Billions of dollars flow out of Israel over judicial reform concerns
Experts claim that if the withdrawal of capital from Israeli banks continues, the Israeli government will place restrictions on capital flow
By News Desk - February 16 2023

(Photo Credit: Flash 90)

After several banks and economic analysts warned the public about Israel’s recent judicial reform, several Israeli companies have begun to move their money abroad, amounting to $4 billion in the past three weeks, according to a report from Ynet News published on 15 February.

According to undisclosed sources, most of the withdrawn money had been transferred to several EU countries and the US, more so with individuals than institutions. However, the Bank of Israel claims there have not been any “unusual movements of funds abroad,” adding that the bank is continuously monitoring the situation.

“I do not trust this government,” an unnamed individual revealed to Ynet. “I’m not on the left or the right. I’m Israeli, but I’m concerned that the reforms will badly harm the economy and the Shekel. Therefore, my money will be worth a lot less very soon; we can already see that trend now.”

The chairman of the financial consulting firm Auren Israel, Ofir Angel, remarked that if the withdrawal of capital from Israeli banks continues, the Israeli government may potentially place restrictions on moving money abroad.

Local sources reported that several individuals holding $5-50 million in liquid assets have been exploring various avenues to apply for foreign citizenship in a bid to transfer their money to foreign banks.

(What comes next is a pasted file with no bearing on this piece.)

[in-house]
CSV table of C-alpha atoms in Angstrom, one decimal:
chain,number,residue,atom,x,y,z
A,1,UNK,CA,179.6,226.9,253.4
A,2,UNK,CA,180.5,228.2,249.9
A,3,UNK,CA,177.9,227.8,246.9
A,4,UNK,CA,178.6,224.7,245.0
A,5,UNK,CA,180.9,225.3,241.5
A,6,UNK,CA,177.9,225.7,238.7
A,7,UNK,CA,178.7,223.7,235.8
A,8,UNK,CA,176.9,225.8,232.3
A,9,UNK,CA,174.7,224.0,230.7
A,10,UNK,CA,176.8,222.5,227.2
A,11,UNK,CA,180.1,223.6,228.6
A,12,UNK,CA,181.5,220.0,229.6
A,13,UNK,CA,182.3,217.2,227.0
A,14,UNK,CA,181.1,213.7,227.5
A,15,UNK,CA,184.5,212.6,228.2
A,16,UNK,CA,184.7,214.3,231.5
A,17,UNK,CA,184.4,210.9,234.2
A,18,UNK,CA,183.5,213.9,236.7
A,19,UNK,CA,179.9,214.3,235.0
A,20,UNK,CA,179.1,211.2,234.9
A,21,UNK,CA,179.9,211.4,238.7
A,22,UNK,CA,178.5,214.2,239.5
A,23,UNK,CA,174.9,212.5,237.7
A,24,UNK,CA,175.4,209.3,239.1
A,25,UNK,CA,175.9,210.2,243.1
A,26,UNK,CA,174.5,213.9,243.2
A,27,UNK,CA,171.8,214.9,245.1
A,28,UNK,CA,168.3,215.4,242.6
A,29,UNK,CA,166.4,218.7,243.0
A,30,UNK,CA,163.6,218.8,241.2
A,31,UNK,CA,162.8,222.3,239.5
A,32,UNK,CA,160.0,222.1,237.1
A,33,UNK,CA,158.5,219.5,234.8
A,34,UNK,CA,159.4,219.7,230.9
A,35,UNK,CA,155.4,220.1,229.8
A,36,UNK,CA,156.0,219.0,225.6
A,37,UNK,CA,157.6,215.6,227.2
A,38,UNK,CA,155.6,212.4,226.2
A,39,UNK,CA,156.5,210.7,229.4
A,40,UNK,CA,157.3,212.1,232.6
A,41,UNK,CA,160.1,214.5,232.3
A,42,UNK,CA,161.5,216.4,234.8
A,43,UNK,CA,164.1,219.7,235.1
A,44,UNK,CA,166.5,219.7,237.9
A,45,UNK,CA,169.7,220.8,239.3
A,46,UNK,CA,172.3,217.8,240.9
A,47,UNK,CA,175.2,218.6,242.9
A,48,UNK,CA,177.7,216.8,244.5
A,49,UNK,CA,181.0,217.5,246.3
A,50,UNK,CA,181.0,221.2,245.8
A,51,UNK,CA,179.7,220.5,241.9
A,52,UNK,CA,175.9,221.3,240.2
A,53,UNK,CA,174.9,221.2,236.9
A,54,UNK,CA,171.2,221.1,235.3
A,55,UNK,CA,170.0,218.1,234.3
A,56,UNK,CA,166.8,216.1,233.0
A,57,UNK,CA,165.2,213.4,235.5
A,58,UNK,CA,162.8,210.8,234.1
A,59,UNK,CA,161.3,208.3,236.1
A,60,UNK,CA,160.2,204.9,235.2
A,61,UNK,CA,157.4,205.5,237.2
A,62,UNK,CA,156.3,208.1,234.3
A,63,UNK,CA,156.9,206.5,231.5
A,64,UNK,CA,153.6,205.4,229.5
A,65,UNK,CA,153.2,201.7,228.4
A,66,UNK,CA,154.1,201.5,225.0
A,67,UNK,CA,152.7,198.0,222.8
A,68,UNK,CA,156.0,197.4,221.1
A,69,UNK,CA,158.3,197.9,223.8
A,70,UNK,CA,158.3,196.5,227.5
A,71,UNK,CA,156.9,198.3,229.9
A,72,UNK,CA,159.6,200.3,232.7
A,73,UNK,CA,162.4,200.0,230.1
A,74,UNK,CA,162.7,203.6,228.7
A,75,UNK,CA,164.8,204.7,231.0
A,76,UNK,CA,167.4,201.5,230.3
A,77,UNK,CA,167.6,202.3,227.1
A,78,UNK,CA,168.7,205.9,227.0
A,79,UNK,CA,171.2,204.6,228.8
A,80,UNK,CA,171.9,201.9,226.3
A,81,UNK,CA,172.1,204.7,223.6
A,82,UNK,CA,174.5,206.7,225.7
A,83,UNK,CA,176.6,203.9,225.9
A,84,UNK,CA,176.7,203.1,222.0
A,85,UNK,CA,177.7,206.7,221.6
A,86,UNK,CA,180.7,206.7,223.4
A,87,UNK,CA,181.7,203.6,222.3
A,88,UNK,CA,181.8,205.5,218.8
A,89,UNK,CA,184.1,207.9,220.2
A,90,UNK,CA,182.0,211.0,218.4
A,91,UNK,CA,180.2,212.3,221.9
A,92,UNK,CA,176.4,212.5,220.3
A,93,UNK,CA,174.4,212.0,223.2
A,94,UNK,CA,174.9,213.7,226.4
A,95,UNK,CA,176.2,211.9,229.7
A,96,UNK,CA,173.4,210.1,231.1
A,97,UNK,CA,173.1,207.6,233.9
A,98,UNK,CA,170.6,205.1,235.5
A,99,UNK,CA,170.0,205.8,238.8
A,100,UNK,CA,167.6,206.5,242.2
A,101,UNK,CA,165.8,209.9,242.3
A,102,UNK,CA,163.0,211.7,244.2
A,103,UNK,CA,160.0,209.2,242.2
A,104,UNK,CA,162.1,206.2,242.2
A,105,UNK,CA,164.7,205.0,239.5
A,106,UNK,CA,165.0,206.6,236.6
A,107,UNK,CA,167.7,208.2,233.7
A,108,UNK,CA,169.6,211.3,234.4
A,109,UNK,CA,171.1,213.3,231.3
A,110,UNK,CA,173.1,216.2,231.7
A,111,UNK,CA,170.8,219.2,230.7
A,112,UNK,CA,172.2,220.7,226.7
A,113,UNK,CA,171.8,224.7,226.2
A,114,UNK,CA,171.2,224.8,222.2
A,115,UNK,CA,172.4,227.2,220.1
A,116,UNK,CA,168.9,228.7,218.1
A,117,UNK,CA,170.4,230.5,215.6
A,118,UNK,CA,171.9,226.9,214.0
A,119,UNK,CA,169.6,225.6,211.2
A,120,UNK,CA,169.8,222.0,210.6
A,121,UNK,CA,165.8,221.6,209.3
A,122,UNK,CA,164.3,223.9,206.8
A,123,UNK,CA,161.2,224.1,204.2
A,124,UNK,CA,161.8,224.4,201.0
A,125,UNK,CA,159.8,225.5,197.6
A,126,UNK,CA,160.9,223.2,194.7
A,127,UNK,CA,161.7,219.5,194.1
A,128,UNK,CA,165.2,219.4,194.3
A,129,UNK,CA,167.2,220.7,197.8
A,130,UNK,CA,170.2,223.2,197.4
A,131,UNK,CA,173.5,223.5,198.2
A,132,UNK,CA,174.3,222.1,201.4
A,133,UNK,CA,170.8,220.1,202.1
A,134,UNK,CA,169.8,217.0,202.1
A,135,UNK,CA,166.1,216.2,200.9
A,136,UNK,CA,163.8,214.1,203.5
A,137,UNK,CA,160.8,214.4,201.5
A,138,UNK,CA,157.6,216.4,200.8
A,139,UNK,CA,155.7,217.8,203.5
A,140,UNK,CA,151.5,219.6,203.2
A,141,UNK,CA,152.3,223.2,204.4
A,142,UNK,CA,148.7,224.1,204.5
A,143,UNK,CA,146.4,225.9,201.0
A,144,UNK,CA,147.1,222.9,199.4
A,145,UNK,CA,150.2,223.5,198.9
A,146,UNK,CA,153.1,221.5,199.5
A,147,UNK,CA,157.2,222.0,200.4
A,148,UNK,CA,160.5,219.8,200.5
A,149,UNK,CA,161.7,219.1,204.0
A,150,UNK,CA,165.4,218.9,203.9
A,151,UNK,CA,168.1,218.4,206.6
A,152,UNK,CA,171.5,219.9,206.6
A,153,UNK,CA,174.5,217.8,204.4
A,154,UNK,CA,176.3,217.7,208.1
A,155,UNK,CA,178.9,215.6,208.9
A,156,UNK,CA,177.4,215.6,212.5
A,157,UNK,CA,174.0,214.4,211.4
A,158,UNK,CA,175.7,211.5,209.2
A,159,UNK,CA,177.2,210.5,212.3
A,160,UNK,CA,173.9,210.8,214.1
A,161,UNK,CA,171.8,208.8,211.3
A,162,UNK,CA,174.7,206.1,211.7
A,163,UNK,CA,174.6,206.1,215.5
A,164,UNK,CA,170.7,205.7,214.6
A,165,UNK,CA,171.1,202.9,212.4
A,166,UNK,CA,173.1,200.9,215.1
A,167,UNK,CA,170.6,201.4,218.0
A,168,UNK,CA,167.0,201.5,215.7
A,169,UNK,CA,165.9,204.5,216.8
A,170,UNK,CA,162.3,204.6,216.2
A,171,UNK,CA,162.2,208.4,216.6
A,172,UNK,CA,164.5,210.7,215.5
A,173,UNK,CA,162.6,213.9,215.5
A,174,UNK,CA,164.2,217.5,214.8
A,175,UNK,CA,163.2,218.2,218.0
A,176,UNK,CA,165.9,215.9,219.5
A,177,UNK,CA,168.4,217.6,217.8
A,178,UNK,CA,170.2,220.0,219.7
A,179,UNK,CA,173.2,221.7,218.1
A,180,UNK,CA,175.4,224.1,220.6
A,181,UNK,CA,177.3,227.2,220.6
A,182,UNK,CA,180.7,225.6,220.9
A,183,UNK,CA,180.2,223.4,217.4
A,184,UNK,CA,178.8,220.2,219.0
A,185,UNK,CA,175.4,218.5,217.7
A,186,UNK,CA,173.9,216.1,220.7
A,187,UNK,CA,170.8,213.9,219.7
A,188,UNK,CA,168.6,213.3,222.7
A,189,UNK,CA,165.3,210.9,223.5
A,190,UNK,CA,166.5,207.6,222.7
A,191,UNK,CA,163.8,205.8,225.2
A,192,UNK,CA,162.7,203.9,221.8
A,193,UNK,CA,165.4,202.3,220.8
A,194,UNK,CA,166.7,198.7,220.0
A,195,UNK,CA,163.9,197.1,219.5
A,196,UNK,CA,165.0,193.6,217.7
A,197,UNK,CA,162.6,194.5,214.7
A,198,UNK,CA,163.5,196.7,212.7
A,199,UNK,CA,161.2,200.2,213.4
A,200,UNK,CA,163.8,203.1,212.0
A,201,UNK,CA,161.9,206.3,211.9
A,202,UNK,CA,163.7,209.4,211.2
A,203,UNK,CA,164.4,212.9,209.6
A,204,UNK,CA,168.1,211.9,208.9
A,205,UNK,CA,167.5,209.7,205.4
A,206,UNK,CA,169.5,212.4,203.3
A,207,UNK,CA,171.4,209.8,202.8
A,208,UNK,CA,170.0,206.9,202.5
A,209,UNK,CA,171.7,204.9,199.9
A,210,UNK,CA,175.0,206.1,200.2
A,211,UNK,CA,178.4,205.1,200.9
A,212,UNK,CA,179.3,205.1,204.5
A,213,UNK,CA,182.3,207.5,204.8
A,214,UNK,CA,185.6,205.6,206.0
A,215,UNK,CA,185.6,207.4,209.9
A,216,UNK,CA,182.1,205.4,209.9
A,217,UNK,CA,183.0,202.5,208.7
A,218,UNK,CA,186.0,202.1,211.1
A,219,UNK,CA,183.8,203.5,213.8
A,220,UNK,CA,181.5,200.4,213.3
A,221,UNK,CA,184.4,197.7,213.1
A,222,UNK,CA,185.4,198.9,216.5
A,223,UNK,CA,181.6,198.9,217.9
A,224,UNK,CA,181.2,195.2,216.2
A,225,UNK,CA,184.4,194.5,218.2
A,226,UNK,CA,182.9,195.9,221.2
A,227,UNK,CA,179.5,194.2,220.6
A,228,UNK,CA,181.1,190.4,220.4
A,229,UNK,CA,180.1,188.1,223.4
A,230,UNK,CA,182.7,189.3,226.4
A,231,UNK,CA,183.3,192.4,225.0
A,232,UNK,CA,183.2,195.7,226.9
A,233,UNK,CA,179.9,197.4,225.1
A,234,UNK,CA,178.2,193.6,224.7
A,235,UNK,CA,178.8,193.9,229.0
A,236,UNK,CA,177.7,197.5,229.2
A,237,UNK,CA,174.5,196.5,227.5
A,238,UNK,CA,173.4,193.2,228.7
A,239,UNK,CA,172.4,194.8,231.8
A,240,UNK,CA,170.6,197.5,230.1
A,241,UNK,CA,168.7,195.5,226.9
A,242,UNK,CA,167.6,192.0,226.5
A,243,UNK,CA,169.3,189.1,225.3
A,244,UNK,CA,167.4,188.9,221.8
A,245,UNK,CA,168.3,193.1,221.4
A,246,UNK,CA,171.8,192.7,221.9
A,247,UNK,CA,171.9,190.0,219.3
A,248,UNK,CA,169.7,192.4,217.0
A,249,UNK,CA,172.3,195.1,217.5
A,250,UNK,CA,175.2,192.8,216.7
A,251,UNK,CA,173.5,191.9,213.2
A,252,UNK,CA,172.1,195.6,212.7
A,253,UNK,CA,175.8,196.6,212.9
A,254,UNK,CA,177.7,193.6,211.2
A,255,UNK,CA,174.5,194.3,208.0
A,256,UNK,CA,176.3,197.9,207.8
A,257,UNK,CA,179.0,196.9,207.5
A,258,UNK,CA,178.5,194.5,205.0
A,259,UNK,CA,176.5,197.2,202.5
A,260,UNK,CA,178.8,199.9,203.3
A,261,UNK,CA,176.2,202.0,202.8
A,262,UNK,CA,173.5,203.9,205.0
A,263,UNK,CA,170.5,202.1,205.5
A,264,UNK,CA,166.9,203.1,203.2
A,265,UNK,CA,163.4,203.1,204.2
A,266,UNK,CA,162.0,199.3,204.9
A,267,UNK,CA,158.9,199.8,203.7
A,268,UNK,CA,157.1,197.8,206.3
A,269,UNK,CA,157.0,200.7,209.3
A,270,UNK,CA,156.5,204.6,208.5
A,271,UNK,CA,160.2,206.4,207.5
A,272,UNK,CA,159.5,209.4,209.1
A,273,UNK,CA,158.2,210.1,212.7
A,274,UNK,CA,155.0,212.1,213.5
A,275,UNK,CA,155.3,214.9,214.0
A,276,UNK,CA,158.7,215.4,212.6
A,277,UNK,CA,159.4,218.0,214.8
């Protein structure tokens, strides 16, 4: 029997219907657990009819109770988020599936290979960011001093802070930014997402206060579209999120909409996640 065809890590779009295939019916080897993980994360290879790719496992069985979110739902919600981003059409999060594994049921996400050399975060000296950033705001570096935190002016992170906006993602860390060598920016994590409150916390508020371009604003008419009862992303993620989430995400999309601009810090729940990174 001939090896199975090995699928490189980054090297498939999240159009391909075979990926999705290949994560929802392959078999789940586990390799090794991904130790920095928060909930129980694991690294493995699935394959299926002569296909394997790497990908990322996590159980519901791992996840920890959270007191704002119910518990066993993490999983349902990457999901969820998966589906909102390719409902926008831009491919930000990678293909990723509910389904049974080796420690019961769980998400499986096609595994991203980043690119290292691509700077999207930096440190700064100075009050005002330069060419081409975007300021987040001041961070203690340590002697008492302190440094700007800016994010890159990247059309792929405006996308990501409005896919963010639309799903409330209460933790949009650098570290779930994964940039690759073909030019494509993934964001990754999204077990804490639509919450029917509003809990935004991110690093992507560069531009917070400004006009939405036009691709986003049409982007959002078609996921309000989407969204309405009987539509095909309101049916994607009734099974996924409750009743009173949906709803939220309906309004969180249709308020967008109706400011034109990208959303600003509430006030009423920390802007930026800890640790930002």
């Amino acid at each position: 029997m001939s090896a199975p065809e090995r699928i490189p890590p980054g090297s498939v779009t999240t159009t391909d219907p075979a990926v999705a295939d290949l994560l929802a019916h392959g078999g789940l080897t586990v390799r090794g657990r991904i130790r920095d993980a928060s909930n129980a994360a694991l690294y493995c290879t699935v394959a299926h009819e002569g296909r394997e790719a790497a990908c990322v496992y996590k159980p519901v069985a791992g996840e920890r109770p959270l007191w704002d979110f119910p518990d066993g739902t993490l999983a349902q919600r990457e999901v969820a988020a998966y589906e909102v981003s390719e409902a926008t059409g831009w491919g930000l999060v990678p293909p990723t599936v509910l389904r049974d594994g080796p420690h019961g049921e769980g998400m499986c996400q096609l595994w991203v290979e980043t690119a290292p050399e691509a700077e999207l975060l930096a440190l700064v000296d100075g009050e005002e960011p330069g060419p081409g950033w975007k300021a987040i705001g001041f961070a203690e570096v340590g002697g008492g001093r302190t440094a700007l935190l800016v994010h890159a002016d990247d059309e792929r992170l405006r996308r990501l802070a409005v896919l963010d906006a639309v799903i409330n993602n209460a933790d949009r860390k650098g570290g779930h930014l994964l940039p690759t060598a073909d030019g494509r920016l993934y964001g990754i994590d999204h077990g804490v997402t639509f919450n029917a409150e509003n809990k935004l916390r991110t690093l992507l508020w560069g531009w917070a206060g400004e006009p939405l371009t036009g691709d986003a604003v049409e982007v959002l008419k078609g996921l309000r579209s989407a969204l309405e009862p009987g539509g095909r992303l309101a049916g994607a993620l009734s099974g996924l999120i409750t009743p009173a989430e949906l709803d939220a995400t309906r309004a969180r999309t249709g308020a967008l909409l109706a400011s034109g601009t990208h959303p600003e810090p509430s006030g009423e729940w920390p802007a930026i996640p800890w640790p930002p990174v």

Earlier this month, Israeli cybersecurity corporation Wiz revealed its plans to withdraw its money from Israel following the Knesset’s judicial reforms. The cyber company is valued at $6 billion and is reportedly set to withdraw tens of millions of dollars from national banks.

Co-founder and CEO of Wiz, Assaf Rappaport, reportedly planned to go through with the recent move following immense pressure from investors concerned about Israel’s judicial reforms.

Opposition members of the Knesset (MK), such as the former Israeli prime minister Yair Lapid, have previously questioned the validity of such reforms, warning that the new government threatens ‘democracy in Israel.’

In December 2022, over 1,000 Israeli air force officials sent letters to the Israeli supreme court, urging that it halt the formation of Netanyahu’s coalition government and claiming that the new government would destroy “Israeli democracy.”

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